Better than no pillars at all Fathin! LOL 😀 Actually, for me “night skincare” means after my evening shower. I like that I’m already clean, and I’ve cleaned my face, so all the good stuff can go on. By the time I’m ready for bed, I’m not about to be messing about washing my face and waking myself up again! LOL So to answer your question, yes, any time in the evening is considered “night” 😉
garinda sujarwanti says
My friends even ask me why skin is so smooth and light. I live in Indonesia, sometimes i write about skincare advice or just review cosmetic product in my blog. I see an oddity of my colleague in choosing “lightening cream”, they do not care about harmful ingredient, like hydroquinone or steroid. They thought if this product could give me super fast whitening reaction, just take it. I often say to them, just take skincare with vitamin A or retinoid, and azelaic acid as the subtitue. What do you think about retinoid to lighten skin, Paris, you only say it is beneficial for pimple.
Thanks for this write up! I’m entering my thirties and my health has taken a turn for the worst, and my skin along with it and my previous routine just wasnt cutting it anymore. It’s been quite overwhelming trying to figure out which products to use and how to use them. I am looking to get into facial oils but I can’t seem to figure out where they slot in. Somehow they feel like they’re part moisturiser, part serum and in that case, do I just forgo one or the other? I’m quite wary of layering too many products on the skin since I am prone to breakouts now that I’m older (such woes).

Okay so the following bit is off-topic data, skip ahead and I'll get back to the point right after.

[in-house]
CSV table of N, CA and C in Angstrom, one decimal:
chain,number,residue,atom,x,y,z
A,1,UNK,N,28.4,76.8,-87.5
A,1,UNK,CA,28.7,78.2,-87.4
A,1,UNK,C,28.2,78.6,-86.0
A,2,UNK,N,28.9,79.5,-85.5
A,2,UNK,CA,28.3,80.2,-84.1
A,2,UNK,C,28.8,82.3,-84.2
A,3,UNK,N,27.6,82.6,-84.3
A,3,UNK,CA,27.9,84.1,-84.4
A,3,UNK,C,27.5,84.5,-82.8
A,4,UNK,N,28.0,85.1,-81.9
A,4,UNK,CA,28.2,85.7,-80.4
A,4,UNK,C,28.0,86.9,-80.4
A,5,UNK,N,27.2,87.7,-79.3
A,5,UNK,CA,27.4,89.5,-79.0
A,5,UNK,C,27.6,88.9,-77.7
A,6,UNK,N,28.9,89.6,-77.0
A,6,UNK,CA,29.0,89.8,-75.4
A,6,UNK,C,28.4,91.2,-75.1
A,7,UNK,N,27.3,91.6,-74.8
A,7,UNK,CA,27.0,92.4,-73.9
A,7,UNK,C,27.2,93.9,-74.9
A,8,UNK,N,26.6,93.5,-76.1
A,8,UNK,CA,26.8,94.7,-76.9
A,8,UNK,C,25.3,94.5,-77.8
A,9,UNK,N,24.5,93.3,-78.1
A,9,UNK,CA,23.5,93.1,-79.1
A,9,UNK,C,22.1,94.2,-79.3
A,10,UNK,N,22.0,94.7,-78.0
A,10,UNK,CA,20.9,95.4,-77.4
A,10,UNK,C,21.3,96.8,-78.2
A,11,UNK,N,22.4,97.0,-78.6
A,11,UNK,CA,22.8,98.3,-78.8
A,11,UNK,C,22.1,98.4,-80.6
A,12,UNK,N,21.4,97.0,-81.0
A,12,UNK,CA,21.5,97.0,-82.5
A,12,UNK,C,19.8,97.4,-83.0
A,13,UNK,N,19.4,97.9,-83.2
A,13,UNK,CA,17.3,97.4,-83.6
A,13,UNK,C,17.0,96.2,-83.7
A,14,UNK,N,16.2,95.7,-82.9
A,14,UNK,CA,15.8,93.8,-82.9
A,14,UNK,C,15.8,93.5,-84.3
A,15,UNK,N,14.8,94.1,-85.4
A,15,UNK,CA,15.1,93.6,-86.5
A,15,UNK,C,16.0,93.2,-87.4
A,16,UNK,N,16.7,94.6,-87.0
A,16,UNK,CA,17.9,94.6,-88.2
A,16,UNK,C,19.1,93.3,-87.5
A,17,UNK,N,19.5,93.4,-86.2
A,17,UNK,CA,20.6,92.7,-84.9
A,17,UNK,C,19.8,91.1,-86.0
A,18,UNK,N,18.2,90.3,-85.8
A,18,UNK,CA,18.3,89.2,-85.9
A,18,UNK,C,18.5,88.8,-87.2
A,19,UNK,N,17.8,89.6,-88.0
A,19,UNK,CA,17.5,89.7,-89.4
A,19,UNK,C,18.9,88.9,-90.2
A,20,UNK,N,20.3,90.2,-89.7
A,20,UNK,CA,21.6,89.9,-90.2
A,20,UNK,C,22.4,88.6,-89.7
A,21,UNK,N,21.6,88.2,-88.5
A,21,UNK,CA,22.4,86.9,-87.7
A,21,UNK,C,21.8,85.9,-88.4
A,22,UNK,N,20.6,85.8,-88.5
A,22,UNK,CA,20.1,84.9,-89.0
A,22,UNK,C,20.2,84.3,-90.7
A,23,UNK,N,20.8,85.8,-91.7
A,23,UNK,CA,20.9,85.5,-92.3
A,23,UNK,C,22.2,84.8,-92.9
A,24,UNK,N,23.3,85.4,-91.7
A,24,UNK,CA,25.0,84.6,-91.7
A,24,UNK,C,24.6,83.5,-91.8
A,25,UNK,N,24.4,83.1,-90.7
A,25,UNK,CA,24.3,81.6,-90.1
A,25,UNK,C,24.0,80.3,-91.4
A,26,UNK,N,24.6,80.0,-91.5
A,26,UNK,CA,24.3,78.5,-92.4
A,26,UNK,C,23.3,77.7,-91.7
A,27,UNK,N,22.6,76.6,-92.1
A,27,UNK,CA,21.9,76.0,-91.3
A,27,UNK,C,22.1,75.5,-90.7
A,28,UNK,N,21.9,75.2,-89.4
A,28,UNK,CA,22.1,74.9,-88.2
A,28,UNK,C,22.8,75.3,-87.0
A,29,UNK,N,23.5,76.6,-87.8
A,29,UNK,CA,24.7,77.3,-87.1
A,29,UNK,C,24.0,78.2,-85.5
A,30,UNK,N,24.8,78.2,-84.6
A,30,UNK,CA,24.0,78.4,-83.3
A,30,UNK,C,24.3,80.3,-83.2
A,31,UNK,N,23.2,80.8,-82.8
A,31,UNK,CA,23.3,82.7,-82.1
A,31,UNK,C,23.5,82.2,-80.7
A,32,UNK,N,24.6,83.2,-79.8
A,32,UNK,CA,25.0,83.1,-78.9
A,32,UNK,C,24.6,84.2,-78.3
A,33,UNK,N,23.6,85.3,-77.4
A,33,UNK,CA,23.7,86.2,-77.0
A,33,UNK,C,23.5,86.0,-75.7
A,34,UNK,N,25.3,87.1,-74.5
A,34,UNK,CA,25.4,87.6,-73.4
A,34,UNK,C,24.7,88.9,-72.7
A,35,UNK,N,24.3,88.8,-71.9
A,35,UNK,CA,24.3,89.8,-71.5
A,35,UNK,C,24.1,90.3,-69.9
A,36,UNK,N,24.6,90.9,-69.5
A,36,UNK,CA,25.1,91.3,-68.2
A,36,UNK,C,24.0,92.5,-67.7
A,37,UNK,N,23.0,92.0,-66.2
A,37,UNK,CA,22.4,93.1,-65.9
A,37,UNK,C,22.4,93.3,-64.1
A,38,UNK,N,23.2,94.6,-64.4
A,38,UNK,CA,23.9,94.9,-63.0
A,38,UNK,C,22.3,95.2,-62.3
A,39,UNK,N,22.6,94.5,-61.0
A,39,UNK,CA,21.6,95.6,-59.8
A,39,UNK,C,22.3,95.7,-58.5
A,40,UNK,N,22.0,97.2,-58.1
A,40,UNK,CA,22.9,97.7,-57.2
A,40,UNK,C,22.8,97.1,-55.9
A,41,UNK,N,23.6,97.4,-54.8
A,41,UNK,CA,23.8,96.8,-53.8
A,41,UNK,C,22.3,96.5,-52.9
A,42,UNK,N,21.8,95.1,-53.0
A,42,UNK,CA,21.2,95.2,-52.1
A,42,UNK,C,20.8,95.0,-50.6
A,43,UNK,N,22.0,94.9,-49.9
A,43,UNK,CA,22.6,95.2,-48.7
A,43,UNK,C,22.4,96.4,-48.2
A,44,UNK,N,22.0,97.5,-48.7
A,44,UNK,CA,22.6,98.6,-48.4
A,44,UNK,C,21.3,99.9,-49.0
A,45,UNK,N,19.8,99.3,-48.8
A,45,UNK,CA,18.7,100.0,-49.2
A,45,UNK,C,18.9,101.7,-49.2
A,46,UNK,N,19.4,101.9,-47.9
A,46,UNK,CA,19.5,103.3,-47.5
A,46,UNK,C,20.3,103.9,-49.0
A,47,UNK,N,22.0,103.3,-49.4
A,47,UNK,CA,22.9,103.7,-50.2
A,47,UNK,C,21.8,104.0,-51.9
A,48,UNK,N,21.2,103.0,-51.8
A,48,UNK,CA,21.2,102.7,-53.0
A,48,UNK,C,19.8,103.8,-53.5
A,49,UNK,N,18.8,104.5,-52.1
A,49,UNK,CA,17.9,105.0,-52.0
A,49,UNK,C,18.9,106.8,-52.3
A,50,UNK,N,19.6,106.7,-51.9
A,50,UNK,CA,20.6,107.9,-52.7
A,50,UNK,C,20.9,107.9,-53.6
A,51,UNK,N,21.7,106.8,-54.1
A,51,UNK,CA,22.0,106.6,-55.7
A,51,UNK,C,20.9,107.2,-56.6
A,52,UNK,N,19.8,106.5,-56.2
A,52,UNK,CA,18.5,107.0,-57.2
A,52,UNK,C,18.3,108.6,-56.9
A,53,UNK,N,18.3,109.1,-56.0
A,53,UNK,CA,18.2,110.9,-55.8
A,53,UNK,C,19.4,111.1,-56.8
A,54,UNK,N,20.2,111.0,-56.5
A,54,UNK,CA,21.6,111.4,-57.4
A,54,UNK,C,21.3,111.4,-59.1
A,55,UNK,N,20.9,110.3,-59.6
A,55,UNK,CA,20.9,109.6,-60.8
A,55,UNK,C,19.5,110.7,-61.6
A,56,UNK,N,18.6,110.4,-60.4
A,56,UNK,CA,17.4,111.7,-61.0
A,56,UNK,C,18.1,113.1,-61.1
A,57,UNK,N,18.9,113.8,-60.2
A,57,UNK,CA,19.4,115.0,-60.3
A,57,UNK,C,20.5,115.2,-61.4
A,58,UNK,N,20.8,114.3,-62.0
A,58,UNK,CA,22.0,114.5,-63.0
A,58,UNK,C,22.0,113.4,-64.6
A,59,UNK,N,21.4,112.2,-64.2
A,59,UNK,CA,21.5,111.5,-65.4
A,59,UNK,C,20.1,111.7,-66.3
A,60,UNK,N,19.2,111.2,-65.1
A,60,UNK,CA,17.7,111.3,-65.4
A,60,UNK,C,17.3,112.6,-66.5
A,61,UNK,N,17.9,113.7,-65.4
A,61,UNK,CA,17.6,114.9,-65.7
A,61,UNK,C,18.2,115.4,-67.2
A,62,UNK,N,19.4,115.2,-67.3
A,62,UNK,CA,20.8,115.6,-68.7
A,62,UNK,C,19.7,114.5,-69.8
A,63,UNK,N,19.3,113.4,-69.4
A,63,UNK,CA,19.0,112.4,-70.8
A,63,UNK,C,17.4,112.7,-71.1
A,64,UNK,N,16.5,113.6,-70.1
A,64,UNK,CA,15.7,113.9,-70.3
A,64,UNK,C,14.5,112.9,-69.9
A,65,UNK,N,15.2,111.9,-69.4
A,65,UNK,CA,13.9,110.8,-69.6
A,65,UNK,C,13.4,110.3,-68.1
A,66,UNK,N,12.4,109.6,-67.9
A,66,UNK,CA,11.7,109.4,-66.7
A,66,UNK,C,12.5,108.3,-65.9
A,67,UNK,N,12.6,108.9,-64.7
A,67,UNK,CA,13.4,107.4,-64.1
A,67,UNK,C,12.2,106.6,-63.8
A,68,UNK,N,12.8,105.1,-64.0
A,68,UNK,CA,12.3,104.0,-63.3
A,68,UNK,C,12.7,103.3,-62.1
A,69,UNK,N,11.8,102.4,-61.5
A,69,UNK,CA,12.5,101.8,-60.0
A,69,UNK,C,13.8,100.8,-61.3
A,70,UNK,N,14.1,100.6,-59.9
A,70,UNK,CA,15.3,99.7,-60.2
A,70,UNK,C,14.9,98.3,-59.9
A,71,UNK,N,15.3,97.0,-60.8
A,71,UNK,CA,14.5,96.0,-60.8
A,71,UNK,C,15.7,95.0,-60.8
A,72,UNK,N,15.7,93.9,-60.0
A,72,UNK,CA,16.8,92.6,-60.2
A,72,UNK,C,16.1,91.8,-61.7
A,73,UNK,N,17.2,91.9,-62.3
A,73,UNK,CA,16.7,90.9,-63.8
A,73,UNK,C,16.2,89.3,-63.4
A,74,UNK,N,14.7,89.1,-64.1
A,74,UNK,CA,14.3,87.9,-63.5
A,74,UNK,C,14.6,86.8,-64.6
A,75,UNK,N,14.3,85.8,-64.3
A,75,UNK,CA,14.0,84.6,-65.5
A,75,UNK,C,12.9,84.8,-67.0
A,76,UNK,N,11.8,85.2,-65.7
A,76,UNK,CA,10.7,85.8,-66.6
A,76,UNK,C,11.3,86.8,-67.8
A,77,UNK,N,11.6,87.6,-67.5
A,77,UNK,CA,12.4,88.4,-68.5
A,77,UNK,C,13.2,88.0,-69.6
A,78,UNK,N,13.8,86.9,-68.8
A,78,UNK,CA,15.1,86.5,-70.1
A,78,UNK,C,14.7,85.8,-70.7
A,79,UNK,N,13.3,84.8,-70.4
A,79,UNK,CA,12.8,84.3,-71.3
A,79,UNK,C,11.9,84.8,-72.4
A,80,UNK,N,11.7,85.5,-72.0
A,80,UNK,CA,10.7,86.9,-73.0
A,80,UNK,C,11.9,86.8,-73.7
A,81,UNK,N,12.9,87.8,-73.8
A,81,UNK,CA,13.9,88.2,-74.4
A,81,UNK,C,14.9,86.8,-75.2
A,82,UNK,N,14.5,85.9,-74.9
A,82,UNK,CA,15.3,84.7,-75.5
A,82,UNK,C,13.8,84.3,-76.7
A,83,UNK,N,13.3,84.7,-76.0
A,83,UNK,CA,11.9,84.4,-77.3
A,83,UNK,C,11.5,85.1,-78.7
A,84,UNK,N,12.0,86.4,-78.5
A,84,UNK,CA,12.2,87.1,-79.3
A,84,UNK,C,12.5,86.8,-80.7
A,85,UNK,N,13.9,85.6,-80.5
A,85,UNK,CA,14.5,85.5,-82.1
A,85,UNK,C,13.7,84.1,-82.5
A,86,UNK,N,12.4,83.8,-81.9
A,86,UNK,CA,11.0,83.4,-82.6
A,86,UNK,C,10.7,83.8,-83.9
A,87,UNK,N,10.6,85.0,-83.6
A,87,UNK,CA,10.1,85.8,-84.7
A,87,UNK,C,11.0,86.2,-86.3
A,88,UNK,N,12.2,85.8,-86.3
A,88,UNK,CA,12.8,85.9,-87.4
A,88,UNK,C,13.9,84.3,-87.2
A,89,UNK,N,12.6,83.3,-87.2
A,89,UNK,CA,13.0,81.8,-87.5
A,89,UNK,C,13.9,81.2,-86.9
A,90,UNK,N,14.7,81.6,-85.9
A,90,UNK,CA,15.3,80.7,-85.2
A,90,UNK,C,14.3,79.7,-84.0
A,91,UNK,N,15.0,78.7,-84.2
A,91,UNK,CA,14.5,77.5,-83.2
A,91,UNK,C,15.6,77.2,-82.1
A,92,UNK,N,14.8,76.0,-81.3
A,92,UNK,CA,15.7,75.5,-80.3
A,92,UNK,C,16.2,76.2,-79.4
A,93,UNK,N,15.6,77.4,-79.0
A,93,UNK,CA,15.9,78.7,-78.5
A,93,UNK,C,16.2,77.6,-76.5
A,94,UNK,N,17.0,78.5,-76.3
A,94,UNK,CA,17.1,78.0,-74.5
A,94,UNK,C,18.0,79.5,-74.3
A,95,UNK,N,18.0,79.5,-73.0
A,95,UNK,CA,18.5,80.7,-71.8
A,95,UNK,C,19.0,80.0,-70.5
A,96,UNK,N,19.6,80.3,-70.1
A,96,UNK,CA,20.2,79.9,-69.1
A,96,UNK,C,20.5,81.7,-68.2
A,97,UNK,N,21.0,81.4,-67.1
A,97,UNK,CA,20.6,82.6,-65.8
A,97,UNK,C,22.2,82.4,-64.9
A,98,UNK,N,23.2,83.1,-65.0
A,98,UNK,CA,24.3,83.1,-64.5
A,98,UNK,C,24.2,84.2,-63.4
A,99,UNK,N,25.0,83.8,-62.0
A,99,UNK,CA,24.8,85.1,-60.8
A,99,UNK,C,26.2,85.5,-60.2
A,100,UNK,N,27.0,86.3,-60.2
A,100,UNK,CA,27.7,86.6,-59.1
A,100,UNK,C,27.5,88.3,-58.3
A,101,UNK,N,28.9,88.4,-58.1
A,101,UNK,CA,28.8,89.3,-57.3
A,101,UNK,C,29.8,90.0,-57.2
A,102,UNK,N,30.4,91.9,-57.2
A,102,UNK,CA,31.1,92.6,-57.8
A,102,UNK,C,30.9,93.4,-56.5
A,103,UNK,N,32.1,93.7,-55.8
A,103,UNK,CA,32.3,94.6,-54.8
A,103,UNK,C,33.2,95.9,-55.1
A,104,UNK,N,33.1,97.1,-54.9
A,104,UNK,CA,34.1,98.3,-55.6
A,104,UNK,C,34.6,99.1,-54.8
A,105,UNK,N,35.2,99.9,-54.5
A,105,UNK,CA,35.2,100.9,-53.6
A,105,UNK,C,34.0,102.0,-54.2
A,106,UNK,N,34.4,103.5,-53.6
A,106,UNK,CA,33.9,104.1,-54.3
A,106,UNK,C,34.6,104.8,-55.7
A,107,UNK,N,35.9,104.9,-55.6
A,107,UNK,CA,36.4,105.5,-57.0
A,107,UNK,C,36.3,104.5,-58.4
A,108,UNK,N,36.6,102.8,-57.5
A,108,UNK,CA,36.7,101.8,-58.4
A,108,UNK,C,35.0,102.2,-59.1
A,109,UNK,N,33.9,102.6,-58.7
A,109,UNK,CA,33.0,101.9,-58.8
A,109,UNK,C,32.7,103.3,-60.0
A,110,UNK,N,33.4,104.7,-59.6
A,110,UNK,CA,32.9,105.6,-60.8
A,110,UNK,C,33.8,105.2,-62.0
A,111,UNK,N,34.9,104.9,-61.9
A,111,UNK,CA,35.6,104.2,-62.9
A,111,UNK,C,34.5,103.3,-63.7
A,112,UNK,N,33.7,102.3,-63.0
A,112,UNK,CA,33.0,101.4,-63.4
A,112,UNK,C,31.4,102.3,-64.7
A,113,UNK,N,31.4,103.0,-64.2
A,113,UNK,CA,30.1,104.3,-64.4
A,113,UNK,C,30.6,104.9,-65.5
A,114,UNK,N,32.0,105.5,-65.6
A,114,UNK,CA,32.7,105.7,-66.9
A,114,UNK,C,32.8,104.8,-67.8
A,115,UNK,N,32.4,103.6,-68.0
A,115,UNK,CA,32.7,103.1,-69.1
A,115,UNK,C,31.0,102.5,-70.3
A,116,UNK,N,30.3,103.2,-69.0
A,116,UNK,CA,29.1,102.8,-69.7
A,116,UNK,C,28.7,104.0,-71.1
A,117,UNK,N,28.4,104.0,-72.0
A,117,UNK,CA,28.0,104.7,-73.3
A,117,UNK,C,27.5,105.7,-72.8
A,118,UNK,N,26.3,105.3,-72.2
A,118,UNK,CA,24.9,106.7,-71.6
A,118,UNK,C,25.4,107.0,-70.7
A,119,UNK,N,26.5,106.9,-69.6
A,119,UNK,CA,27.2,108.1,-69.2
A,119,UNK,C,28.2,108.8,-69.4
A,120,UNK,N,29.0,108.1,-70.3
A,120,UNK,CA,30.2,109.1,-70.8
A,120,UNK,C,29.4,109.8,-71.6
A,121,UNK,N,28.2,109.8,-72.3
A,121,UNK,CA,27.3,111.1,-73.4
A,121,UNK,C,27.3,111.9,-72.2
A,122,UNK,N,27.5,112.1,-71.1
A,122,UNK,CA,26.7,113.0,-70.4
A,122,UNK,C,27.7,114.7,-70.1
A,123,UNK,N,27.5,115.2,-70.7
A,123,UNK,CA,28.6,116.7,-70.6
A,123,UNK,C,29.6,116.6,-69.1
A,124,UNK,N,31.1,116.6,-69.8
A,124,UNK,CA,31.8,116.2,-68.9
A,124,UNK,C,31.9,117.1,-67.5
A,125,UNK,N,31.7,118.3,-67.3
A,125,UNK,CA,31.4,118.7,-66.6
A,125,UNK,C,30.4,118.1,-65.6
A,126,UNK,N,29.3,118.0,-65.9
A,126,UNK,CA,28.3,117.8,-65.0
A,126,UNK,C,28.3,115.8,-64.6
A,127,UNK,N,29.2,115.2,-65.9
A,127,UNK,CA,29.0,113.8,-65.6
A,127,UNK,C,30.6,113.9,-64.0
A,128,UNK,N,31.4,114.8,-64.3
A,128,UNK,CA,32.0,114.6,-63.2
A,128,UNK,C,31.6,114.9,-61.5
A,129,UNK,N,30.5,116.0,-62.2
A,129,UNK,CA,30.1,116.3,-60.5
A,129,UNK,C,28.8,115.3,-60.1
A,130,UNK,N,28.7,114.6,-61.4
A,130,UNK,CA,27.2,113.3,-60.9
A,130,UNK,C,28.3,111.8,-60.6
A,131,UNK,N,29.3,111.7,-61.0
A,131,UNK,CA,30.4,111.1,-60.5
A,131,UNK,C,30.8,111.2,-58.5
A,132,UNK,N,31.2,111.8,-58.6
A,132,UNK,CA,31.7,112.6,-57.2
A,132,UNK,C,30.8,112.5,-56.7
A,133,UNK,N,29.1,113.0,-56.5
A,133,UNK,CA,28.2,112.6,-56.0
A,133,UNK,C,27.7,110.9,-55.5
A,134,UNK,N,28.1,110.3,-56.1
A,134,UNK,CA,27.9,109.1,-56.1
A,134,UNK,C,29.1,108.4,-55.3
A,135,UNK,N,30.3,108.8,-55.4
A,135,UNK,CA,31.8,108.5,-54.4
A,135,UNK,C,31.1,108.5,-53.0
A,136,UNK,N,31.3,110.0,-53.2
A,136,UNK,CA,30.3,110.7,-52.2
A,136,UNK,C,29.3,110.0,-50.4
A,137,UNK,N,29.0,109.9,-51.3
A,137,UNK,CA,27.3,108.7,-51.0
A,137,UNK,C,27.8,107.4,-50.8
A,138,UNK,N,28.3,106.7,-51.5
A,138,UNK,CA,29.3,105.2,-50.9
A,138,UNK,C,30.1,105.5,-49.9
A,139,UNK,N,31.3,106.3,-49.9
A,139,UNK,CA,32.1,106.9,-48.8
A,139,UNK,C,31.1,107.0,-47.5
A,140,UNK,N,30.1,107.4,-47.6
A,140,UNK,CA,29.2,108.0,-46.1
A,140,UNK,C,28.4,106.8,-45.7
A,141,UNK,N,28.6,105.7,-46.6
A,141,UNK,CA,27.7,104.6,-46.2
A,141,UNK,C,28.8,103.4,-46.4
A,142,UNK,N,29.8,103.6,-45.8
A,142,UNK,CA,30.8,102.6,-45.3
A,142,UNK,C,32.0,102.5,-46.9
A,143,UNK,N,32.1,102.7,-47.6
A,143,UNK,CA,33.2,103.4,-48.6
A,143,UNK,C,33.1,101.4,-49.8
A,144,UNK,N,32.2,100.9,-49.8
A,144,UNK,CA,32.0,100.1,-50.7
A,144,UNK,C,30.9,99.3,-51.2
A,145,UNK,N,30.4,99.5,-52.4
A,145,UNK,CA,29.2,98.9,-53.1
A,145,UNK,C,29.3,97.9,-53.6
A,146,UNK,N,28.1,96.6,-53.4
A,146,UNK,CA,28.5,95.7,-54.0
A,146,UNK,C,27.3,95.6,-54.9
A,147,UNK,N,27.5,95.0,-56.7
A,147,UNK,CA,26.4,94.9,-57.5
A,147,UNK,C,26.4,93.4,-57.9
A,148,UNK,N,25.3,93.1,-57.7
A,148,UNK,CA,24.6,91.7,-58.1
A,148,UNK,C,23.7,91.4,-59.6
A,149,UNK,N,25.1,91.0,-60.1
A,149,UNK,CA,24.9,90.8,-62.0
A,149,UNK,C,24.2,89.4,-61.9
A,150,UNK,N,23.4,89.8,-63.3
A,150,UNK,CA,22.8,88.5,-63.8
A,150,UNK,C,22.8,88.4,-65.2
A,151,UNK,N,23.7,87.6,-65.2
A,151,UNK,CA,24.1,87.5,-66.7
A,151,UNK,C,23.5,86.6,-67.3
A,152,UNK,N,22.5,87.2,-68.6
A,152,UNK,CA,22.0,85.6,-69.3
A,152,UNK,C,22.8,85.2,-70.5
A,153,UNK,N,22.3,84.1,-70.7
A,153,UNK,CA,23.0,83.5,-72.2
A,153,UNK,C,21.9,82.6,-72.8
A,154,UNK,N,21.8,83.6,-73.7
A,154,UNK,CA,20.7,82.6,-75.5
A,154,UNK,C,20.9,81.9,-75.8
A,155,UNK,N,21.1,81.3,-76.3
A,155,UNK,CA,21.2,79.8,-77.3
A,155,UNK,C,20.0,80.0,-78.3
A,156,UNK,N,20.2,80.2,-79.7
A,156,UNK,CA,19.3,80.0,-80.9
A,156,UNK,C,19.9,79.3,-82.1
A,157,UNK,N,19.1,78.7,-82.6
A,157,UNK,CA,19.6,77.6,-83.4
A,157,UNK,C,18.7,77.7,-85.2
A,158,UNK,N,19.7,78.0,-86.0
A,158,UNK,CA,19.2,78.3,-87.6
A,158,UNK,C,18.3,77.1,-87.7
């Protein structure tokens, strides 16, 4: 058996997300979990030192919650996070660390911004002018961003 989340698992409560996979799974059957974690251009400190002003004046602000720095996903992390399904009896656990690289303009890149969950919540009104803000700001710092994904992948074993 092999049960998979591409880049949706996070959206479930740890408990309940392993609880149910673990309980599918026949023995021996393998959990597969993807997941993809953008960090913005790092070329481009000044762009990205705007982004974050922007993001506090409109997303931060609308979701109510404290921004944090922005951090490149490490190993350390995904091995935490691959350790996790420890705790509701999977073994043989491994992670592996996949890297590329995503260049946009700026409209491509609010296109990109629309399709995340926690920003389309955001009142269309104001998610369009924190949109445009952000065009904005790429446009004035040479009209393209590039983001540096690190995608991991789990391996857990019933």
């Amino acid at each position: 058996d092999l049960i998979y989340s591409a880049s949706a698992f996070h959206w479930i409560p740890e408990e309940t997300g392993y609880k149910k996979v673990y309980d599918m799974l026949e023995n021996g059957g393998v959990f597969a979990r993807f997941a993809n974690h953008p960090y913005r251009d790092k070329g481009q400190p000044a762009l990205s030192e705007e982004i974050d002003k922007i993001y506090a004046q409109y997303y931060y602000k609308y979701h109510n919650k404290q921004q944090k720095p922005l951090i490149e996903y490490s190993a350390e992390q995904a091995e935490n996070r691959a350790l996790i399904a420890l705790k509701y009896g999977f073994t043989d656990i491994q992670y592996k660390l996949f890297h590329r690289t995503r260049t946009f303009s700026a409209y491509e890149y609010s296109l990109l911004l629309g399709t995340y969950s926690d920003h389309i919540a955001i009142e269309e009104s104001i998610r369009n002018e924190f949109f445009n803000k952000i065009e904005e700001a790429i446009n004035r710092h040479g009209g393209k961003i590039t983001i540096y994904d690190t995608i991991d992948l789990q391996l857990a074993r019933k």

Paris B says
I’m sorry to hear your health isn’t what it used to be Sharon, but the key thing is to focus on that first, to get yourself in tip top condition! 🙂 Yes, the skin does reflect our health, so I do notice that my skin suffers when I fall sick. As for facial oils, you can treat them as either a serum or a moisturiser, depending on how you feel. You don’t actually have to use very much – just 1-2 drops. Warm it up, then pat it on damp skin, and you won’t even notice it’s there! 🙂 If your skin feels comfortable with just oil then you can just leave off the moisturiser.